TV and Streaming Stocks Impacted by Hollywood Writers’ Strike.

TV and Streaming Stocks Impacted by Hollywood Writers' Strike wsjrenewal

Barrons News.- On Tuesday, media stocks saw a decline due to the commencement of the Writers Guild of America strike, the first in 15 years. The Hollywood writers’ strike is predicted to impact television programming initially, with streaming-based companies such as Netflix possibly having an advantage.

Stocks for Comcast, which owns NBCUniversal, were down by 2%, while Paramount Global’s stock saw a 2.3% decrease, Walt Disney’s shares were down 1.5%, and Netflix’s stock was down 1.4%. Additionally, Warner Bros. Discovery shares saw a decline of 3.6%, and the S&P 500 index was down 1.2%.

According to Wedbush analyst Michael Pachter, the strike is anticipated to have a significant effect on late-night shows and soap operas, followed by network channels with strict prime-time show release cadences in September. Pachter suggested that streaming platforms would be less affected since they have no regular release schedule and have an abundance of content from outside the United States.

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Pachter stated that Netflix is well-positioned due to its vast catalog and success with non-US content, such as the 2021 South Korean series, Squid Game. He further added that he believes the networks will settle quickly since they cannot produce even shows like 60 Minutes after a few weeks.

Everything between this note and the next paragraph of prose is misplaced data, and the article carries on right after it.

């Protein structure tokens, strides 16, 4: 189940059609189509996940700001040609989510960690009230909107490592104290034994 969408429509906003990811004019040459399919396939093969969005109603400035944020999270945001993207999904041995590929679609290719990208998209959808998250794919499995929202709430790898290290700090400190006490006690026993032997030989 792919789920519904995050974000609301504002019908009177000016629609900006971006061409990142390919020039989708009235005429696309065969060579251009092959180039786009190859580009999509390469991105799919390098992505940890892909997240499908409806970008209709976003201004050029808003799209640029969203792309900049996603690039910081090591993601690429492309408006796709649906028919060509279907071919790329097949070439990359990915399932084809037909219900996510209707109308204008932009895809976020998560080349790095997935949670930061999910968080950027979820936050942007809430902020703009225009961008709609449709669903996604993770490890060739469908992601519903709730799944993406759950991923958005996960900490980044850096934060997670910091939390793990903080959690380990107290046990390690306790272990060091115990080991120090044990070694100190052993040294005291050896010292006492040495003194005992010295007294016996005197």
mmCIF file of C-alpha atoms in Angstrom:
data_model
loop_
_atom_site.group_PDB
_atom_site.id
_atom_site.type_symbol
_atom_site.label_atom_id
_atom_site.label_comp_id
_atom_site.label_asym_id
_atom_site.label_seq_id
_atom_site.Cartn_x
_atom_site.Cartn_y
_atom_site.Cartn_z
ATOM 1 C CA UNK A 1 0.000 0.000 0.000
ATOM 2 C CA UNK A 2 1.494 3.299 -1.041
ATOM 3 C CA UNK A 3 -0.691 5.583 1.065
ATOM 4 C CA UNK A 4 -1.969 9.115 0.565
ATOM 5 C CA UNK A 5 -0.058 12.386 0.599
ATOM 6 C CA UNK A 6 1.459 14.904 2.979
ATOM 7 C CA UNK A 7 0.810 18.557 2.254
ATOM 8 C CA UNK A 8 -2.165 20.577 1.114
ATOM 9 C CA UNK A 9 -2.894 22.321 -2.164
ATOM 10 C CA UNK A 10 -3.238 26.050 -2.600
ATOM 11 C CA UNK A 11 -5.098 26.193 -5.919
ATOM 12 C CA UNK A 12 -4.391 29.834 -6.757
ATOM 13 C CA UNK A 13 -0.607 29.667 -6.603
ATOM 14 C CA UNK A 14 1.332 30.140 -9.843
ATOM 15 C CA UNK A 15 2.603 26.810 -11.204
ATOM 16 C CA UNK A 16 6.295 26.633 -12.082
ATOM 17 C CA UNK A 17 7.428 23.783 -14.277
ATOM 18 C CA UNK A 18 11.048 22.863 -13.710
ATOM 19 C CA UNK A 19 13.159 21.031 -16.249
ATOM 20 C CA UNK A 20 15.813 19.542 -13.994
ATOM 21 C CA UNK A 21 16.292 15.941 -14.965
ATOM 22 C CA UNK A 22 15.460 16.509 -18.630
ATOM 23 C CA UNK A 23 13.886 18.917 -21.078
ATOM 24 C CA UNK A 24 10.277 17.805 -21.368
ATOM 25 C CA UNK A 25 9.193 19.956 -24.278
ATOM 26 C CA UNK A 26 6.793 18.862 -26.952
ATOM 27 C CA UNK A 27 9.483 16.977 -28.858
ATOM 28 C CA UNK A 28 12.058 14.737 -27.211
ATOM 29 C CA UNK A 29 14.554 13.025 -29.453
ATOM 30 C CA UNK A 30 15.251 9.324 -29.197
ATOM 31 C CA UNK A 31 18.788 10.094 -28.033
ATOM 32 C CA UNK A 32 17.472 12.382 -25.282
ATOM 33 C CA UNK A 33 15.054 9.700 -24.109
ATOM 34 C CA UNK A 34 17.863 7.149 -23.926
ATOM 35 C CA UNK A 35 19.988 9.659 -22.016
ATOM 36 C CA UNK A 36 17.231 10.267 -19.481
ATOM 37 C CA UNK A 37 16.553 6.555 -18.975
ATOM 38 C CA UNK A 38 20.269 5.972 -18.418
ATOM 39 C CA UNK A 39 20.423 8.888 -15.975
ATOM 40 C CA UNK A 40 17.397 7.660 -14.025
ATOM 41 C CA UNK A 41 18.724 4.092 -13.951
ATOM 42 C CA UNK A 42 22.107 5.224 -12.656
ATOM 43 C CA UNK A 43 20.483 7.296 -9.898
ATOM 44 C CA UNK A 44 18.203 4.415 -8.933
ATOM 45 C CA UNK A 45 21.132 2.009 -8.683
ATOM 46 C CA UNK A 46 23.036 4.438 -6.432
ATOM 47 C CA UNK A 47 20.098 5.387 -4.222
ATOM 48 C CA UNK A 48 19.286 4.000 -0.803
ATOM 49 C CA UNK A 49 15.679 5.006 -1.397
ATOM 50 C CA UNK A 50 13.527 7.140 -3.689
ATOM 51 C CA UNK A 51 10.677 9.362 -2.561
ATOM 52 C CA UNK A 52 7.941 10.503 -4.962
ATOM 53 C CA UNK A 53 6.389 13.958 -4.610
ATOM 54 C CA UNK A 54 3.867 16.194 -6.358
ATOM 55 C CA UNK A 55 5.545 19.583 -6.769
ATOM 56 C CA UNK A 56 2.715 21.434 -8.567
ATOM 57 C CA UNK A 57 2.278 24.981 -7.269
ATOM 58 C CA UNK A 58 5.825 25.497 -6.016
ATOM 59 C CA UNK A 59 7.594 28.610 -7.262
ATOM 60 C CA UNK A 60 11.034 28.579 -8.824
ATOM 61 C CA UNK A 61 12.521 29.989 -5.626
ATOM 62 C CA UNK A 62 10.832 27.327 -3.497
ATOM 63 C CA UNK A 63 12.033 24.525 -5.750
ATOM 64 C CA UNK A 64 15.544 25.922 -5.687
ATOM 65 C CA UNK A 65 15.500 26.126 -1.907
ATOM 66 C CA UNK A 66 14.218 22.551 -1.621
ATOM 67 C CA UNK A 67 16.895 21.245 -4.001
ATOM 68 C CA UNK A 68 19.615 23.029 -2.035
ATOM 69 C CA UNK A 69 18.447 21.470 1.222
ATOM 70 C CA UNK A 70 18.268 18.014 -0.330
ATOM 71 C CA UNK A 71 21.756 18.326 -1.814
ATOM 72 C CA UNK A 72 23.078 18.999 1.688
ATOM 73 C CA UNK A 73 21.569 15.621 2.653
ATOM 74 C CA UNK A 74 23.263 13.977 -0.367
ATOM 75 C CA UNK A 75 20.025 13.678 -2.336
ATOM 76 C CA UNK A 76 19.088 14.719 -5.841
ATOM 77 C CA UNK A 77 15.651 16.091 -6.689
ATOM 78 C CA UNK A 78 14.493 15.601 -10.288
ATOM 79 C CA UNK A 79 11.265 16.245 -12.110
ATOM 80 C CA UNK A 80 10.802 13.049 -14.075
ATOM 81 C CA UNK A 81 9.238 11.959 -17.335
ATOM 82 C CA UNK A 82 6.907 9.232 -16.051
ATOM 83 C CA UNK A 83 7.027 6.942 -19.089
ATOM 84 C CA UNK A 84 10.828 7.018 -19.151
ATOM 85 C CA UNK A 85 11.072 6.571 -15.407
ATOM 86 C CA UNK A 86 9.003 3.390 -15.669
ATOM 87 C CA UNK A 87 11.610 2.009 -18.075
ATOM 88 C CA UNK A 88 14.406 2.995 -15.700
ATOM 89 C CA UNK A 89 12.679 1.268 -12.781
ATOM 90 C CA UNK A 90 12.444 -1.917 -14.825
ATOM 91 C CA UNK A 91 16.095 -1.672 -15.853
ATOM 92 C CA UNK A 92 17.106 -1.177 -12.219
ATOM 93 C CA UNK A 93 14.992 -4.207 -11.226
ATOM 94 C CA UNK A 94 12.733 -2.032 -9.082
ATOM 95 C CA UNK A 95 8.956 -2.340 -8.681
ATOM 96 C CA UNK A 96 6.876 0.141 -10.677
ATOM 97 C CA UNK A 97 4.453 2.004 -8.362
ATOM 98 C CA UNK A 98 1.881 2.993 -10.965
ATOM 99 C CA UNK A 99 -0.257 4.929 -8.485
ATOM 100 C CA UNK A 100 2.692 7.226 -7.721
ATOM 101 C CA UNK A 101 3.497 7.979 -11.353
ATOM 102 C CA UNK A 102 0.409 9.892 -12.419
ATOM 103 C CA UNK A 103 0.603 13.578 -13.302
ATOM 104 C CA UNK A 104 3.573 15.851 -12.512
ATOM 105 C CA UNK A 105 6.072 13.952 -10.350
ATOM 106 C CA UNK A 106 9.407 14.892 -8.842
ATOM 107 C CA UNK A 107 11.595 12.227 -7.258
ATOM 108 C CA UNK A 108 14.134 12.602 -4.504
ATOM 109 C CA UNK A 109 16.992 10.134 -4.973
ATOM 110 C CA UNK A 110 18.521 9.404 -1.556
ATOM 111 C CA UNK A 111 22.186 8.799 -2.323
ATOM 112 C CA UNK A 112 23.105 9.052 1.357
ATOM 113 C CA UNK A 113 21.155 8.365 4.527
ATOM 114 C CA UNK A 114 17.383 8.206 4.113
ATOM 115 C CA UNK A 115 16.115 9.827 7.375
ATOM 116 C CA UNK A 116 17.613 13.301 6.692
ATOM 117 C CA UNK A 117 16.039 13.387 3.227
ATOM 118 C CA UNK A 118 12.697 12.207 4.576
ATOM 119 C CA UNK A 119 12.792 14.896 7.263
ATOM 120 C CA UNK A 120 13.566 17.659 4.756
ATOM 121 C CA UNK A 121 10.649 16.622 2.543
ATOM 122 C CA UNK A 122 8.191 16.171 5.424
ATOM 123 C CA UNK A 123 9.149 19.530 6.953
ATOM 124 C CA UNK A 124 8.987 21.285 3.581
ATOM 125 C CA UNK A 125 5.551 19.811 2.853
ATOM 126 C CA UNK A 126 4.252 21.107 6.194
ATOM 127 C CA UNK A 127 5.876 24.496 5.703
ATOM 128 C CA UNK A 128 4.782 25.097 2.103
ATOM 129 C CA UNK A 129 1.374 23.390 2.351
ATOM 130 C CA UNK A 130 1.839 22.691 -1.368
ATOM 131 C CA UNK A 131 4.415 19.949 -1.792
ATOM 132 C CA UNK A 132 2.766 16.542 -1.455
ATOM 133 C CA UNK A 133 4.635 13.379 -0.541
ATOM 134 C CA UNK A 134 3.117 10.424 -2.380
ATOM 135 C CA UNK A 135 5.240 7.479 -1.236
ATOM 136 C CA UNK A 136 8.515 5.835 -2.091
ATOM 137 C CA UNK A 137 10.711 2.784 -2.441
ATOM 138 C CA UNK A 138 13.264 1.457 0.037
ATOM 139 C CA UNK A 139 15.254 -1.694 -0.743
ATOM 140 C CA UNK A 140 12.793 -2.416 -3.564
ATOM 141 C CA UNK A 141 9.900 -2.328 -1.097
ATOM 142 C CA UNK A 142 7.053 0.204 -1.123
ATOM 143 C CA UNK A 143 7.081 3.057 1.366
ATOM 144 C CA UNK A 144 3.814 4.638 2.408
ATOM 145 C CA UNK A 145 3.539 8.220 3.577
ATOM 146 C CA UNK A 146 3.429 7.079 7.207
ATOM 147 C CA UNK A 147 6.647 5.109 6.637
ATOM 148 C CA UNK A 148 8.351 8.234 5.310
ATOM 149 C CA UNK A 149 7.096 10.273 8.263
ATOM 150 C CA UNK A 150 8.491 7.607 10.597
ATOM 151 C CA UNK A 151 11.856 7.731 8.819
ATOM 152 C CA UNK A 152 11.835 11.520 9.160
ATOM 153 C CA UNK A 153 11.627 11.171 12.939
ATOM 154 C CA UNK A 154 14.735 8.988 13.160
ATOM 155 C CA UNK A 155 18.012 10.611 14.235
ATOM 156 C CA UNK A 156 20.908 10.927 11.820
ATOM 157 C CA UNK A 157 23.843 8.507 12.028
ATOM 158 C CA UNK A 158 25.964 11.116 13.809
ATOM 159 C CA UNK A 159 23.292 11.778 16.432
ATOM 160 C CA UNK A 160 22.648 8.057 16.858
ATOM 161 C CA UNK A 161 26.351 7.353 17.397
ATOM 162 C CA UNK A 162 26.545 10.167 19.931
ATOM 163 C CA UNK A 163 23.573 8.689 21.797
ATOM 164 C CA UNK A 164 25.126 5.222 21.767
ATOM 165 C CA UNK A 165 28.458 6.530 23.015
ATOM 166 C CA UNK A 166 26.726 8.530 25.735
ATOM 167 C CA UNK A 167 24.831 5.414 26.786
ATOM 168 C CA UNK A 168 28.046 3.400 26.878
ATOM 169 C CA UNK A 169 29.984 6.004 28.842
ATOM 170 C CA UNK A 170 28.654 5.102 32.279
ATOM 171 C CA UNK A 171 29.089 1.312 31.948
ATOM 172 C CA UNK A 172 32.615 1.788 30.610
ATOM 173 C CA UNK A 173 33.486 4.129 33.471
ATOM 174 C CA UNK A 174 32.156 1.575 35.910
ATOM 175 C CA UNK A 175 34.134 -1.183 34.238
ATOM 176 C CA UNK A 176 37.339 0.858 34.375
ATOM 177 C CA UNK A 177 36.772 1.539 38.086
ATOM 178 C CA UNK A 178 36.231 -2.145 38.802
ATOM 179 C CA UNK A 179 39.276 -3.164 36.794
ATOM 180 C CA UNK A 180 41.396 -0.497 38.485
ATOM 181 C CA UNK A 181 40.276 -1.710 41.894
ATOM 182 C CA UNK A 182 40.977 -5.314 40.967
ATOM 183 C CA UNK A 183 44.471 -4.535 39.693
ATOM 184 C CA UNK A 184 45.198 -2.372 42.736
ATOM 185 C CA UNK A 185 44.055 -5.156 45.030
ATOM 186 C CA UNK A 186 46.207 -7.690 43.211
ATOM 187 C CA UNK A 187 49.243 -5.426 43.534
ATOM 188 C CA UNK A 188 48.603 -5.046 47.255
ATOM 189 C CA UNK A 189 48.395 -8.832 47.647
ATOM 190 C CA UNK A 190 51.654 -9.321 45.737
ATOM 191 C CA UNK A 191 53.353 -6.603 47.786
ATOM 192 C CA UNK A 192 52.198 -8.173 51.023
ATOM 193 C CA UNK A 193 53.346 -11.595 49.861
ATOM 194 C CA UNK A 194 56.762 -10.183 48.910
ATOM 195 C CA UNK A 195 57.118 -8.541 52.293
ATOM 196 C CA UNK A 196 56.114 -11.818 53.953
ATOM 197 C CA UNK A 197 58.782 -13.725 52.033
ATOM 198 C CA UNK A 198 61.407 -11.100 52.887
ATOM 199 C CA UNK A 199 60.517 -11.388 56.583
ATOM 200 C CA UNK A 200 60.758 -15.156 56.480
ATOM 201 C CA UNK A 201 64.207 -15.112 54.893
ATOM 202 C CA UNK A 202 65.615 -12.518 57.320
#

Rosenblatt Securities analyst Barton Crockett noted in a Tuesday note that the strike mainly impacts television and that films will only be marginally affected, for now. Crockett stated that the most visible disruption will be late-night shows such as Kimmel, Colbert, and Fallon, which will stop producing new episodes and switch to reruns. Daytime soap operas that depend on a steady flow of writing could also be impacted quickly.

The Writers Guild of America called the strike, which was effective at 12.01 a.m. Pacific time, after six weeks of negotiations with the Alliance of Motion Picture and Television Producers did not yield a contract. The AMPTP negotiated on behalf of Netflix, Amazon, Apple, Disney, Discovery-Warner, NBCUniversal, Paramount, and Sony.

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According to the WGA, the AMPTP refused to guarantee any level of weekly employment in episodic television and created a “day rate” in comedy variety. The WGA also accused the AMPTP of stonewalling on free work for screenwriters and AI for all writers. The AMPTP stated that the primary sticking points are mandatory staffing and duration of employment, which are guild proposals that would require a company to staff a show with a certain number of writers for a specified period of time, whether needed or not.

Crockett expects late-night reruns to lose some audience and ad dollars but doesn’t believe that it will be overly significant. If the strike continues for months, it could be a headwind for entertainment stocks during that period. The last WGA strike started in 2007 and lasted for 100 days.

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